We leave Paris on July 7; the movers come on July 3. Every day we grow increasingly nostalgic about our Parisian experience, and every day I get a tad more anxious about all of the unknowns ahead of us.
We are moving "home." Home in that it is our home country, the place in which we have both spent our entire lives living, with the exception of study-abroad during university and these past two years. Home in that we will be in the same time zone as our family. Home in that English will be the language of business, and I won't feel like a tongue-tied moron in the vast majority of my daily interactions.
On another level, though, it's not home at all. New York is a new city for both of us, but even more, I've realized that I don't know how to live my current life in the US. When we moved to Paris, Baby Oil was just six months old. In the past two years, I have learned how to parent (or at least, how to parent in the infant and toddler phases). I am learning now how to parent two children at once. I know when the park is crowded, what to wear to the playground, how to take kids on the bus and the metro, and how to conduct my daily stay-at-home-mom life here in Paris.
I have absolutely no idea how to do that in New York. All of the cultural norms around parenting that I've absorbed are informed by expats in France and the French themselves. I know when behavior is too rowdy (in the park, essentially never), I know how far away it is acceptable to sit from your child in the playground (really, really far - the moms sitting closer are always expats), I know which boulangeries give a free piece of baguette to your child when you buy something (the one on Rue de Rocher). But in the US, there will be other cultural norms. And as much as it is my home country, I am a foreigner in the world of American parenting.
The classes are what put me over the top. There are so many classes for kids in America! Just in Brooklyn, it seems you could skip preschool altogether and just escort your 2- or 3-year-old from yoga to art to music to dance to science class. If your child doesn't take Sustainable Art (this class is actually offered at the Park Slope YMCA - the brochure explains that your child will "learn to make art that cares about the environment"), will he be shunned as an outsider?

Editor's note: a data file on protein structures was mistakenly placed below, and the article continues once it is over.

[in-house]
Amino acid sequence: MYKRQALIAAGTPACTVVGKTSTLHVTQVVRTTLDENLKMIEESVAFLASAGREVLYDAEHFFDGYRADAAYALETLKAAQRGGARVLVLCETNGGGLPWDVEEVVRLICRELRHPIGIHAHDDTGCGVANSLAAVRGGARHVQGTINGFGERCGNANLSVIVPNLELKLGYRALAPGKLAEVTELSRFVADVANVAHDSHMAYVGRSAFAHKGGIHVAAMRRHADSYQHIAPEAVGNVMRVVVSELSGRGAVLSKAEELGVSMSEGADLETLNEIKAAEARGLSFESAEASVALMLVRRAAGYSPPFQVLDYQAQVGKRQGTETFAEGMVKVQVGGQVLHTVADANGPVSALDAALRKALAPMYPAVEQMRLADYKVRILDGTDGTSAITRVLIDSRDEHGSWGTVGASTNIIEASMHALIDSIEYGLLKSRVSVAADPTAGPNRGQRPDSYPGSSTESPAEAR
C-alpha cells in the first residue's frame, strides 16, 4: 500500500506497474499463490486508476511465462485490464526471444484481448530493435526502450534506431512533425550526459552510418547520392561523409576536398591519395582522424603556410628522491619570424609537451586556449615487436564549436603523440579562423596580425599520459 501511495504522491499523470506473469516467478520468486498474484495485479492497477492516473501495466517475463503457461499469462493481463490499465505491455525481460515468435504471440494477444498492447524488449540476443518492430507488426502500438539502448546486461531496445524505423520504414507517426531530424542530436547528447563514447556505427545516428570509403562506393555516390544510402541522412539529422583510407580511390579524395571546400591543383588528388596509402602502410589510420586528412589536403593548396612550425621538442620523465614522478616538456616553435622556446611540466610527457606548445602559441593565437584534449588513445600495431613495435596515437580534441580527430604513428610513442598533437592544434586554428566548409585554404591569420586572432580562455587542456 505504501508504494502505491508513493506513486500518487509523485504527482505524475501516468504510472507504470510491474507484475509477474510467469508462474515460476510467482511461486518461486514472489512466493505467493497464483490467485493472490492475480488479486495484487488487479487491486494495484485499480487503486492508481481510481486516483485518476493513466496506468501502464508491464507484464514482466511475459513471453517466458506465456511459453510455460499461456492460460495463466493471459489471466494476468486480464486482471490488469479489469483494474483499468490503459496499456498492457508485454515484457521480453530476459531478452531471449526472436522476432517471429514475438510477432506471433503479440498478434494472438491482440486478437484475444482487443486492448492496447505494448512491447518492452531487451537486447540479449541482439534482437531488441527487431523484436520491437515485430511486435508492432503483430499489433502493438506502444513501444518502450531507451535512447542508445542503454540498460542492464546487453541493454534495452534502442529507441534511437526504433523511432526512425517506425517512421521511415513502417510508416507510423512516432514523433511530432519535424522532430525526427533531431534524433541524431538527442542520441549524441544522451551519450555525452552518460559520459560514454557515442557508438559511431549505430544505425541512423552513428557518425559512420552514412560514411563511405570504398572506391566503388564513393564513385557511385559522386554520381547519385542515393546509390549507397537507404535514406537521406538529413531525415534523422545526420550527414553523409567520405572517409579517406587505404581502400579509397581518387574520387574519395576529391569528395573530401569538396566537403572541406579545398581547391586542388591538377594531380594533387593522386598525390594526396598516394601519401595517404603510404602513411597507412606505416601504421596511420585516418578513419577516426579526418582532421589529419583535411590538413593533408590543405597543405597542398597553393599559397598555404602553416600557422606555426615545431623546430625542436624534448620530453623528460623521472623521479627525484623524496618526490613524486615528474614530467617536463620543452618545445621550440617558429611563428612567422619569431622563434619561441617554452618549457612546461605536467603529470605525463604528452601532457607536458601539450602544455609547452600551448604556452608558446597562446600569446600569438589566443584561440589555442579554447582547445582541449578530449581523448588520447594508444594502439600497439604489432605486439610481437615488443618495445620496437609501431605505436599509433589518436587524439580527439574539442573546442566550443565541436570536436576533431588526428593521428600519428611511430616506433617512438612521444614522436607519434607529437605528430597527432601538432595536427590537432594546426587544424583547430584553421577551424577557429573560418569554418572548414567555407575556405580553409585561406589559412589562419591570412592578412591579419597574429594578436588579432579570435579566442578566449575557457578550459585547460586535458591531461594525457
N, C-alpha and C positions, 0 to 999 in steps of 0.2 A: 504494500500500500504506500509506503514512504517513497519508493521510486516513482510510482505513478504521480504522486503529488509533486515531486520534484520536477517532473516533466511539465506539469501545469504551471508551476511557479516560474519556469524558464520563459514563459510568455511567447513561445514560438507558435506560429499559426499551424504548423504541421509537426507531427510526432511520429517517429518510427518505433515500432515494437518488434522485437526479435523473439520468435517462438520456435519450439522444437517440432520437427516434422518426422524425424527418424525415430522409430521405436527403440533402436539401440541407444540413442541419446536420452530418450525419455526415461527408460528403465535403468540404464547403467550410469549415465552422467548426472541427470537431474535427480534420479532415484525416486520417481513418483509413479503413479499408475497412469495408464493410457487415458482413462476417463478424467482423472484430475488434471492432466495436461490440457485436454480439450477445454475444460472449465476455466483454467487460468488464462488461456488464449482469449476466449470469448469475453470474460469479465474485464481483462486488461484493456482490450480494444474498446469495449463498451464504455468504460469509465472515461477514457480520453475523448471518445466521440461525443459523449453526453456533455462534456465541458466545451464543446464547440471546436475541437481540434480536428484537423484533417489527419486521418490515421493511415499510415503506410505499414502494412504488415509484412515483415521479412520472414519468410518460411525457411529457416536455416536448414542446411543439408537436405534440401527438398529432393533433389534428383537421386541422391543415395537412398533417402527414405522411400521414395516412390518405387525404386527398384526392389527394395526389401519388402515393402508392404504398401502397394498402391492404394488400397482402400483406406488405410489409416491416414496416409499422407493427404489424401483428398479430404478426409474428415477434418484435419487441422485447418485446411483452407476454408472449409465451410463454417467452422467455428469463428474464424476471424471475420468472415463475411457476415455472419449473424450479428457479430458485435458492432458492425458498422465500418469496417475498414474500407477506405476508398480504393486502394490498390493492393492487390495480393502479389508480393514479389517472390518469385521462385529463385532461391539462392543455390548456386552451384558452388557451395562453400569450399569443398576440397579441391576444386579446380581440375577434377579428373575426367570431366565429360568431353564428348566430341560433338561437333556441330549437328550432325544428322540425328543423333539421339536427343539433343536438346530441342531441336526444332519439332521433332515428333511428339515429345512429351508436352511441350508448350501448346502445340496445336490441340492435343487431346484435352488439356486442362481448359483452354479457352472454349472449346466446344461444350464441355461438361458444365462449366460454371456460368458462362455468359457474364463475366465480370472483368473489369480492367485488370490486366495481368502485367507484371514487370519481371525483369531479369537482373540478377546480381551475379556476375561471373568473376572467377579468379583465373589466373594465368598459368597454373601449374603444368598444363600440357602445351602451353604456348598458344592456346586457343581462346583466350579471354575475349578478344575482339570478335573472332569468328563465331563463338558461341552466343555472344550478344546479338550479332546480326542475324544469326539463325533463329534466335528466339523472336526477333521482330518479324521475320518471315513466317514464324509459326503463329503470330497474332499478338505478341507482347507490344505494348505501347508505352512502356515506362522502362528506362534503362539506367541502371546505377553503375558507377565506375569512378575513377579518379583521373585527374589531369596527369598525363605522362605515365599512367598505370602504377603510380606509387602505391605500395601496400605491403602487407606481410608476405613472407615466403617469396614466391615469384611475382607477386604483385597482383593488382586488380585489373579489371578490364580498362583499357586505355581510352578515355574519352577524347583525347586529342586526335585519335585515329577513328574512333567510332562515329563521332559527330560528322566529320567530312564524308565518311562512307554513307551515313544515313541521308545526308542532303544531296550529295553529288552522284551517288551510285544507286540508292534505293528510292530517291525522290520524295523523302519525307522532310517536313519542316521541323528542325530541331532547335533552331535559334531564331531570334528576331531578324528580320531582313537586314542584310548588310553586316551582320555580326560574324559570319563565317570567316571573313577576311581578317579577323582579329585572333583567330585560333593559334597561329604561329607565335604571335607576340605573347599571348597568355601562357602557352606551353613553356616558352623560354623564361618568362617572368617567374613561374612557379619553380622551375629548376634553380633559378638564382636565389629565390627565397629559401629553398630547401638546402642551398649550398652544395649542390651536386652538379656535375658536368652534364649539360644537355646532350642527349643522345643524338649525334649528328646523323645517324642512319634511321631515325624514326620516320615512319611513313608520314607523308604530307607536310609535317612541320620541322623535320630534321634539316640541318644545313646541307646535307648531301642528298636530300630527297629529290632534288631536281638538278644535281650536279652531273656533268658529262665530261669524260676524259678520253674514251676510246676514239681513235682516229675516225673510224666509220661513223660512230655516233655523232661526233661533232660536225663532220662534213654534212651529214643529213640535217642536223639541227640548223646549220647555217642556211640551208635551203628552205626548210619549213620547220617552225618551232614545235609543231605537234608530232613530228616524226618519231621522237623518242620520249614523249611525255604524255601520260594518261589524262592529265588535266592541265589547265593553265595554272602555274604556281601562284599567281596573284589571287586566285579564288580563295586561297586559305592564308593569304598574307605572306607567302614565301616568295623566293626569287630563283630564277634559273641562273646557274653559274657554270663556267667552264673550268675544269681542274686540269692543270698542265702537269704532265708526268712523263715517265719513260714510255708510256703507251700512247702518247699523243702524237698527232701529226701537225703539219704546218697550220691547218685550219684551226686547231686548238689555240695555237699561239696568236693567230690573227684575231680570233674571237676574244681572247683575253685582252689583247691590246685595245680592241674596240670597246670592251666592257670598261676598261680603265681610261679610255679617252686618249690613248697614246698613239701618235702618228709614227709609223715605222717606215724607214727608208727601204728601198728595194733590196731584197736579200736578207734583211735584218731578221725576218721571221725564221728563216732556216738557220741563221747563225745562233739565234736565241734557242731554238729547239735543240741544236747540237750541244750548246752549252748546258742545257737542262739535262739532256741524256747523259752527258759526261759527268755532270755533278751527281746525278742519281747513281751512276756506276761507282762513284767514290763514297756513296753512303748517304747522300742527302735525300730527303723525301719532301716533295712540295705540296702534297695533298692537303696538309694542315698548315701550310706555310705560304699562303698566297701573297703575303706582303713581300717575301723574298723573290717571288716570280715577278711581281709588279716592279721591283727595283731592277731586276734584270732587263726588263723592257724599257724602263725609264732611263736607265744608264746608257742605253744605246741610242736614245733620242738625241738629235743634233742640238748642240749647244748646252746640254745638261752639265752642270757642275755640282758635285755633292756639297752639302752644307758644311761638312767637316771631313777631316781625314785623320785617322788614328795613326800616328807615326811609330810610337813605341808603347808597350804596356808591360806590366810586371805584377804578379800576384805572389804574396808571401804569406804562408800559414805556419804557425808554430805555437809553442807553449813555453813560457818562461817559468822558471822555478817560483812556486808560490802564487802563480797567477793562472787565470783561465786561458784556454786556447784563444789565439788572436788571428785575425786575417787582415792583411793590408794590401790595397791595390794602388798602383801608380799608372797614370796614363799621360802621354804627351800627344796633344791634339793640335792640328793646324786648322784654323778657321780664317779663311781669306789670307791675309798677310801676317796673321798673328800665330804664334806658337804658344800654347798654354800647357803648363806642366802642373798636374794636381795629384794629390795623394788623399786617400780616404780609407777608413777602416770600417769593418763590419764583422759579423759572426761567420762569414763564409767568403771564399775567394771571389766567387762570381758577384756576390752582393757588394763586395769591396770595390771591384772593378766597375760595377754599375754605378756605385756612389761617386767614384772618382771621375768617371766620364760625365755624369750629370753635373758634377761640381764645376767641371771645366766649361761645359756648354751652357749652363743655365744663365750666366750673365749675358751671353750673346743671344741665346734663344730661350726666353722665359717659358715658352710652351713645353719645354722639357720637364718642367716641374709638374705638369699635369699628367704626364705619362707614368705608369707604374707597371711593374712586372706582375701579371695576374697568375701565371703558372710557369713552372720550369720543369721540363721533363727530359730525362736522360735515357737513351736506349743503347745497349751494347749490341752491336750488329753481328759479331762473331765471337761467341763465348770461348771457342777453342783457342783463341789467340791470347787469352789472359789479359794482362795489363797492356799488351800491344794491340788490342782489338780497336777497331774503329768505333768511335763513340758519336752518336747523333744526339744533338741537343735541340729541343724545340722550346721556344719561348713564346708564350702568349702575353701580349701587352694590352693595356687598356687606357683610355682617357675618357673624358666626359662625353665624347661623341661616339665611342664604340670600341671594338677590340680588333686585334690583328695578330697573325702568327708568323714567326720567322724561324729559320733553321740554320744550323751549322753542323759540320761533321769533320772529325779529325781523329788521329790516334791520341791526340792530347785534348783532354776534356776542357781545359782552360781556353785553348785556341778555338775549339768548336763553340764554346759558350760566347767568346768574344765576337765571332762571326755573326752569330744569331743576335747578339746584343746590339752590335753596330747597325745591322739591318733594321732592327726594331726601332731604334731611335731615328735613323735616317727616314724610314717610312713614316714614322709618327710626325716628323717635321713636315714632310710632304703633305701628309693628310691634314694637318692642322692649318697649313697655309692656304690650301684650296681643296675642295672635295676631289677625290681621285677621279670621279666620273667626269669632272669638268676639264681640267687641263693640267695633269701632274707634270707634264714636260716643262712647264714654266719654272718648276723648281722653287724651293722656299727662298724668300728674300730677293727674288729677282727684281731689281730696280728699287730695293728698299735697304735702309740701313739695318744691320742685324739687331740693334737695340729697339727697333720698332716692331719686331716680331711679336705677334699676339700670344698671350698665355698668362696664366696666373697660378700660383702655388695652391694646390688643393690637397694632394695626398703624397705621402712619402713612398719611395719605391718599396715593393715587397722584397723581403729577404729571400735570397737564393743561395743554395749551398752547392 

Baby Oil will have to wait until he is 3 to be old enough for the Action Heros - Boys Only dance class offered at one Park Slope dance studio but he can start combined yoga-and-swim classes immediately at the Y. Due to conflicts with his preschool schedule, we won't be able to enroll in the Brooklyn Design Lab's Paint Studio in which "we delve into alternative painting techniques and experiment with tools and materials of our own creation." I wasn't aware alternative painting techniques for 2-year-olds even existed. Classes for toddlers simply don't exist in France. The expectation is that your child is at creche, or home with the nanny. Or, in the case of many expat kids, spending long afternoons at the park with a frazzled, lonely mommy eavesdropping on anyone who doesn't look like a nanny in hopes of making a new friend.
It is quite possible that Brooklyn, or maybe all of New York City, is going to be a parenting experience unto itself. I'm beyond excited at the thought of actually having places to take my kids when the weather is crummy, but I am also intimidated at all that I don't know about being a NYC parent. One month left - Mr. Oil has taken to buying caramel au beurre sale in a jar and drizzling it over ice cream, in between trying to sample all of the multitude of French yogurt options available in our local grocery store. I'm doing my part to buy at least one fresh baguette every day. I recently tried to tell Baby Oil that there are no baguettes in New York. His response? "No baguettes in New York. Baguettes in the boulangerie!" Poor kid is in for some serious culture shock.